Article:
Bloodshot eyes stare blankly at the open Word document waiting patiently for the paper to magically write itself. The curser blinks once, then twice and then a third time, but nothing appears. A soft sigh leaves parted lips as the chair leans backwards making a soft creaking sound in protest. The frustration begins to build and then panic when you realize that your time to finish this project is slowly slipping away. A numbing feeling takes over your brain and the sudden urge to cry overtakes you. What has caused this tremendous amount of stress and anxiety? Only one thing could cripple even the most academic of students…Finals Week.
Yes, it is that time of year again for many college students around the United States including myself. Technically, it’s not quite finals week, but it sure does feel like it consider my professors have decided to take the last week as a bit of a celebration of the end of the 2012-2013 school year. Final projects, papers and tests are all being held this week and I, along with most other students, are feeling the pressure to get everything completed.
If you’re a parent, you’ve probably found your student tenser than usual, ready to pounce at you for making a small mistake or on the verge of breaking down from all of the stress. You wonder what there is that you can do to help your student, but you draw a blank, much like they probably are as they stare at their open Word document. But fear not! I have some tips that will give you a hand with helping your student with finals week.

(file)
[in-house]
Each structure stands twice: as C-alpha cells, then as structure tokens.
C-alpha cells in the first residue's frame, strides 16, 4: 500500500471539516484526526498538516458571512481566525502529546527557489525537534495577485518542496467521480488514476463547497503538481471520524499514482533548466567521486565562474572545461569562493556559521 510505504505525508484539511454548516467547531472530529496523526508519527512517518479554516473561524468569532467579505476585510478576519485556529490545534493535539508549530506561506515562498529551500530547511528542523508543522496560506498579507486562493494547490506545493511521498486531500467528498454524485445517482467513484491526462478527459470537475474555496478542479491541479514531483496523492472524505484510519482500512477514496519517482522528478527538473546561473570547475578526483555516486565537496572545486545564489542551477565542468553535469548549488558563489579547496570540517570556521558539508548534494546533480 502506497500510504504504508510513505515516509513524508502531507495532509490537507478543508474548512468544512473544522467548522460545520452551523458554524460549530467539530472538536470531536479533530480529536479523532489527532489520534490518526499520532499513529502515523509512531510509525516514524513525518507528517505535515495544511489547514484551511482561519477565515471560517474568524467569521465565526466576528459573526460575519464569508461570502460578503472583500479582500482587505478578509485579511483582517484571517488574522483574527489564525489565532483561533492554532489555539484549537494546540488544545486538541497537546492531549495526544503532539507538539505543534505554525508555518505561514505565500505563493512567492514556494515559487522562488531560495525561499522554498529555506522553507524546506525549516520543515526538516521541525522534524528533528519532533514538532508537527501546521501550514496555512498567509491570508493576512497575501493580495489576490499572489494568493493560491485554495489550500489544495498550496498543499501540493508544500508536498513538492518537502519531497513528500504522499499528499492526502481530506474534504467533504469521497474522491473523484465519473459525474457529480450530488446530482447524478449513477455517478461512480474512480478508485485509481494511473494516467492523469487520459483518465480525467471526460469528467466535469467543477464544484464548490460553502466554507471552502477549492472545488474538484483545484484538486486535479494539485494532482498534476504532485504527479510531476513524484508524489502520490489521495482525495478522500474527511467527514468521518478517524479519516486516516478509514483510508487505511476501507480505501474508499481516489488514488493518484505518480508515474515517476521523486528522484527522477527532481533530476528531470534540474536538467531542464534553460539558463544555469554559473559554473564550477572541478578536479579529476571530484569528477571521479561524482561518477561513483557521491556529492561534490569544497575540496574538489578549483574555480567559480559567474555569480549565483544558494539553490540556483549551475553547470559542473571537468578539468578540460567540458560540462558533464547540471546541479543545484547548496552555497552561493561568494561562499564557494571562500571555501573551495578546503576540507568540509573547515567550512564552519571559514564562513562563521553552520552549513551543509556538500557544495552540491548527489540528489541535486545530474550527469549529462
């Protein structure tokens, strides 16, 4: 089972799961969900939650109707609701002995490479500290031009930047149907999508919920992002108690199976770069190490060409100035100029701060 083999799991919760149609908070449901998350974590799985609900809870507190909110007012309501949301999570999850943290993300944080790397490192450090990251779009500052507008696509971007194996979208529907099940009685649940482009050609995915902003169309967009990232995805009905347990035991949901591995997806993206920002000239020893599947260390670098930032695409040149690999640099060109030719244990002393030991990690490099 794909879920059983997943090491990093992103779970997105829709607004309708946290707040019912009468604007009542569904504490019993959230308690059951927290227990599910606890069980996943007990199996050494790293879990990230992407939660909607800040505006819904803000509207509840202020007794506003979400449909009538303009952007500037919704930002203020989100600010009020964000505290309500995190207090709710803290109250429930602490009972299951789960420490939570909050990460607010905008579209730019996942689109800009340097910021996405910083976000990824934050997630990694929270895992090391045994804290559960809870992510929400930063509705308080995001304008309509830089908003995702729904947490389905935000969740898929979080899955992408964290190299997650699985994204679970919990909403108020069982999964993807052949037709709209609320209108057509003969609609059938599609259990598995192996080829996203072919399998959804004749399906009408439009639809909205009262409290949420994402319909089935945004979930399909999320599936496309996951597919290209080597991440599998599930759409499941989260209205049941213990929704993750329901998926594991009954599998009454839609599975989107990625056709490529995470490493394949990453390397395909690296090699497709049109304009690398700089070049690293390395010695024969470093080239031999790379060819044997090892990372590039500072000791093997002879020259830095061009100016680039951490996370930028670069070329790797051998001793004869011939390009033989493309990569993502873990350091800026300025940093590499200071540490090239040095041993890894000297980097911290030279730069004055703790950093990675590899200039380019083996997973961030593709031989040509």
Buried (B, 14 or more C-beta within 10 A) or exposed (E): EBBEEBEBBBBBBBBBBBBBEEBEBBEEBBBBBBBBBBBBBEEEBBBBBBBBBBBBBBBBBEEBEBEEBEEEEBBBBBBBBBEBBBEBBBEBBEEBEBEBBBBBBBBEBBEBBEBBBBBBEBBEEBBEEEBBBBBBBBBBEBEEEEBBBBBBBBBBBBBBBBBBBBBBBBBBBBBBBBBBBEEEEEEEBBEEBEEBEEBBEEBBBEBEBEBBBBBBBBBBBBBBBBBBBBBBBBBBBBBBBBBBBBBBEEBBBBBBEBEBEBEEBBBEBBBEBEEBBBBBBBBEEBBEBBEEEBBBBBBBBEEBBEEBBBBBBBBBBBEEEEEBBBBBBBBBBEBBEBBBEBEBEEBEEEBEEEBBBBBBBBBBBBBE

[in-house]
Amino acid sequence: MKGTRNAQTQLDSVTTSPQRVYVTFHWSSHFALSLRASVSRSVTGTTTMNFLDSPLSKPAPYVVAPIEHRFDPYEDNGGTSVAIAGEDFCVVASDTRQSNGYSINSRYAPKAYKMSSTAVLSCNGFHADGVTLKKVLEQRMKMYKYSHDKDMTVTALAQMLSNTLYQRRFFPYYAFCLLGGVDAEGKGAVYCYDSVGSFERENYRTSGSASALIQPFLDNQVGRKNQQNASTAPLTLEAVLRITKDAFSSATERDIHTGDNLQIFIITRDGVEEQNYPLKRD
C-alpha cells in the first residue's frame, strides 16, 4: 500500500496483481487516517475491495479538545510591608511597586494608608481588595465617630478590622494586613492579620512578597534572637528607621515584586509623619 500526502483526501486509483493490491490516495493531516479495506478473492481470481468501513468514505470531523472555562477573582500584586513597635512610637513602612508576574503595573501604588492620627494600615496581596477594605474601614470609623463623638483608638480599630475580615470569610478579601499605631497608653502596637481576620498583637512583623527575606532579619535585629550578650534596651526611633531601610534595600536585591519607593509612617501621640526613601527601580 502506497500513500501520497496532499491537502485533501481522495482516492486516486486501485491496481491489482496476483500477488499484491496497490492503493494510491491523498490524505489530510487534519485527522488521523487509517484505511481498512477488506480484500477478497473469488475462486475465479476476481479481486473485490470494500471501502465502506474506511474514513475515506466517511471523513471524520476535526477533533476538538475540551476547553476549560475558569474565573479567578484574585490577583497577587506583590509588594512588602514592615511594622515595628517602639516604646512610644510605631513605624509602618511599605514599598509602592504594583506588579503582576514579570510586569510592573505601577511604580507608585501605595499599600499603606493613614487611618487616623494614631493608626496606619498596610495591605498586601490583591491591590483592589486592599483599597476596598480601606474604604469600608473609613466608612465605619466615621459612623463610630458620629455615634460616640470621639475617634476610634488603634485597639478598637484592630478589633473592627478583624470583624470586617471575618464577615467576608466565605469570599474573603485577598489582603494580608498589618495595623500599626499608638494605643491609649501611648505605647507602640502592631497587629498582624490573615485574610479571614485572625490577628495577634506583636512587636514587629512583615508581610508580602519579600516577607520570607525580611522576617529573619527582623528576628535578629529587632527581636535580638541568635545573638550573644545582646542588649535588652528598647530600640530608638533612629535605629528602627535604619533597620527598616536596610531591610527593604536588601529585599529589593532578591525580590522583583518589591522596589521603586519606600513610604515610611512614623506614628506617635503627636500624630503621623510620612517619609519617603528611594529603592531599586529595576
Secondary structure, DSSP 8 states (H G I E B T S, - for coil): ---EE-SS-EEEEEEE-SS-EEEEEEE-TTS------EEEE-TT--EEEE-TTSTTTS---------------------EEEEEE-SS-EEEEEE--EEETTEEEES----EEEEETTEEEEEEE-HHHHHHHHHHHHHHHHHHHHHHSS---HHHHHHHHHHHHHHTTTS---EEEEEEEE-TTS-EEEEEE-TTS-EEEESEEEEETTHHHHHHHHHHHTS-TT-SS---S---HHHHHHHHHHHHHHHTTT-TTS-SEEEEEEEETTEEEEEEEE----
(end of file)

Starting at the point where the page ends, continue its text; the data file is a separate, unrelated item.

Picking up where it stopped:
For the Parents:
Finals week is the most intense, most stressful week of any students’ academic year. So here are a couple of things that you can do to help your student get through their week (or two weeks like me):
If your student is currently living at home and you have them doing a lot of chores, let them cut back on them. No, you don’t have to tell them not to do any chores, but limit it to one or two instead of three or four. This will give your student a bit of extra time to work on other things and to them right now, time is precious.
During this time, it’s important for you to stay positive. Tell your student that it won’t last much longer and that they will do fine when it comes to their final tests and projects. Keep a smile on your face and be encouraging.
Don’t Call Too Much:
If your student is away at college, I’m sure you call them quite a bit to check in to see how they’re doing. During their finals week, cut back on the amount of time you call. Calling a student is a distraction despite how short the conversation is. Remember, your student’s time is precious and they need it for studying and finishing last minute projects. Not to mention that depending on what you’re calling for, it may increase the amount of stress your student is undergoing. If it’s not important, wait until finals are over.
Advance Travel Plans:
Many students go off to school and if this is your case, make sure to make travel arrangements in advance. The last thing your student wants to think about during finals week is how they are going to get home. Okay, maybe that’s not completely true; however, if they are spending their time stressing about how they will be getting home, they aren’t focusing on studying for their test. It is better to make travel plans prior to finals week so it’s one less thing your student has to think or stress over.